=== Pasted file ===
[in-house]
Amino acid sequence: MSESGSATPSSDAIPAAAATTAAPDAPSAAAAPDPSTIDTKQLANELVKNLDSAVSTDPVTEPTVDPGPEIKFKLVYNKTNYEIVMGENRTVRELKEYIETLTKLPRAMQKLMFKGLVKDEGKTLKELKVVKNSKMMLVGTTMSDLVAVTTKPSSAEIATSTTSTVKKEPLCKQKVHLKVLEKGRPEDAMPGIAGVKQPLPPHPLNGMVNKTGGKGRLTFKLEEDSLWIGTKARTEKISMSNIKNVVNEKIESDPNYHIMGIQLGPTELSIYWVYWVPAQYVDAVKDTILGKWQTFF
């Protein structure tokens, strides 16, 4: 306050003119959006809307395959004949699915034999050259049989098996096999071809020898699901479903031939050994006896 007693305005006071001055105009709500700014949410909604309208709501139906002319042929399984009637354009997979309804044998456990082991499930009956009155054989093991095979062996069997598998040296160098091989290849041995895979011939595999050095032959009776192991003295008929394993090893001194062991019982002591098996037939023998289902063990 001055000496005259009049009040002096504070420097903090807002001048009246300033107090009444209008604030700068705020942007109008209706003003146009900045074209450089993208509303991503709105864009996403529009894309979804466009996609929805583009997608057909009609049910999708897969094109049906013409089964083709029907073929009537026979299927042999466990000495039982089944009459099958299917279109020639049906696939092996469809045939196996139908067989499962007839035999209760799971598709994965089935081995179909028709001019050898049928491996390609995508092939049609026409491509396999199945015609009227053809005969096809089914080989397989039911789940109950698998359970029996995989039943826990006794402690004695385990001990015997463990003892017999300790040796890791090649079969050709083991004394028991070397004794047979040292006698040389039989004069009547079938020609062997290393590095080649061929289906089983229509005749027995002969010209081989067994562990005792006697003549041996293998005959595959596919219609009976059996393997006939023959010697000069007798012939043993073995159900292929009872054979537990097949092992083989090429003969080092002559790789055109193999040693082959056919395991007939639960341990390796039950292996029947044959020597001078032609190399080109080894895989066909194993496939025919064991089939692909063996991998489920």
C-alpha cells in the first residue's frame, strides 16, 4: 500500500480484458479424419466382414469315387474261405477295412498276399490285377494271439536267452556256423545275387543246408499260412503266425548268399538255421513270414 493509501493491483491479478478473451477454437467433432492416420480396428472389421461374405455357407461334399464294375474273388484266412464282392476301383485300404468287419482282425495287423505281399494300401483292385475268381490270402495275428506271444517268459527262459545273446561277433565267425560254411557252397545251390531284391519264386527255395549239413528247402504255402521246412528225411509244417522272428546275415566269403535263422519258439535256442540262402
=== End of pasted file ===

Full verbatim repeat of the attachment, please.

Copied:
[in-house]
Amino acid sequence: MSESGSATPSSDAIPAAAATTAAPDAPSAAAAPDPSTIDTKQLANELVKNLDSAVSTDPVTEPTVDPGPEIKFKLVYNKTNYEIVMGENRTVRELKEYIETLTKLPRAMQKLMFKGLVKDEGKTLKELKVVKNSKMMLVGTTMSDLVAVTTKPSSAEIATSTTSTVKKEPLCKQKVHLKVLEKGRPEDAMPGIAGVKQPLPPHPLNGMVNKTGGKGRLTFKLEEDSLWIGTKARTEKISMSNIKNVVNEKIESDPNYHIMGIQLGPTELSIYWVYWVPAQYVDAVKDTILGKWQTFF
């Protein structure tokens, strides 16, 4: 306050003119959006809307395959004949699915034999050259049989098996096999071809020898699901479903031939050994006896 007693305005006071001055105009709500700014949410909604309208709501139906002319042929399984009637354009997979309804044998456990082991499930009956009155054989093991095979062996069997598998040296160098091989290849041995895979011939595999050095032959009776192991003295008929394993090893001194062991019982002591098996037939023998289902063990 001055000496005259009049009040002096504070420097903090807002001048009246300033107090009444209008604030700068705020942007109008209706003003146009900045074209450089993208509303991503709105864009996403529009894309979804466009996609929805583009997608057909009609049910999708897969094109049906013409089964083709029907073929009537026979299927042999466990000495039982089944009459099958299917279109020639049906696939092996469809045939196996139908067989499962007839035999209760799971598709994965089935081995179909028709001019050898049928491996390609995508092939049609026409491509396999199945015609009227053809005969096809089914080989397989039911789940109950698998359970029996995989039943826990006794402690004695385990001990015997463990003892017999300790040796890791090649079969050709083991004394028991070397004794047979040292006698040389039989004069009547079938020609062997290393590095080649061929289906089983229509005749027995002969010209081989067994562990005792006697003549041996293998005959595959596919219609009976059996393997006939023959010697000069007798012939043993073995159900292929009872054979537990097949092992083989090429003969080092002559790789055109193999040693082959056919395991007939639960341990390796039950292996029947044959020597001078032609190399080109080894895989066909194993496939025919064991089939692909063996991998489920």
C-alpha cells in the first residue's frame, strides 16, 4: 500500500480484458479424419466382414469315387474261405477295412498276399490285377494271439536267452556256423545275387543246408499260412503266425548268399538255421513270414 493509501493491483491479478478473451477454437467433432492416420480396428472389421461374405455357407461334399464294375474273388484266412464282392476301383485300404468287419482282425495287423505281399494300401483292385475268381490270402495275428506271444517268459527262459545273446561277433565267425560254411557252397545251390531284391519264386527255395549239413528247402504255402521246412528225411509244417522272428546275415566269403535263422519258439535256442540262402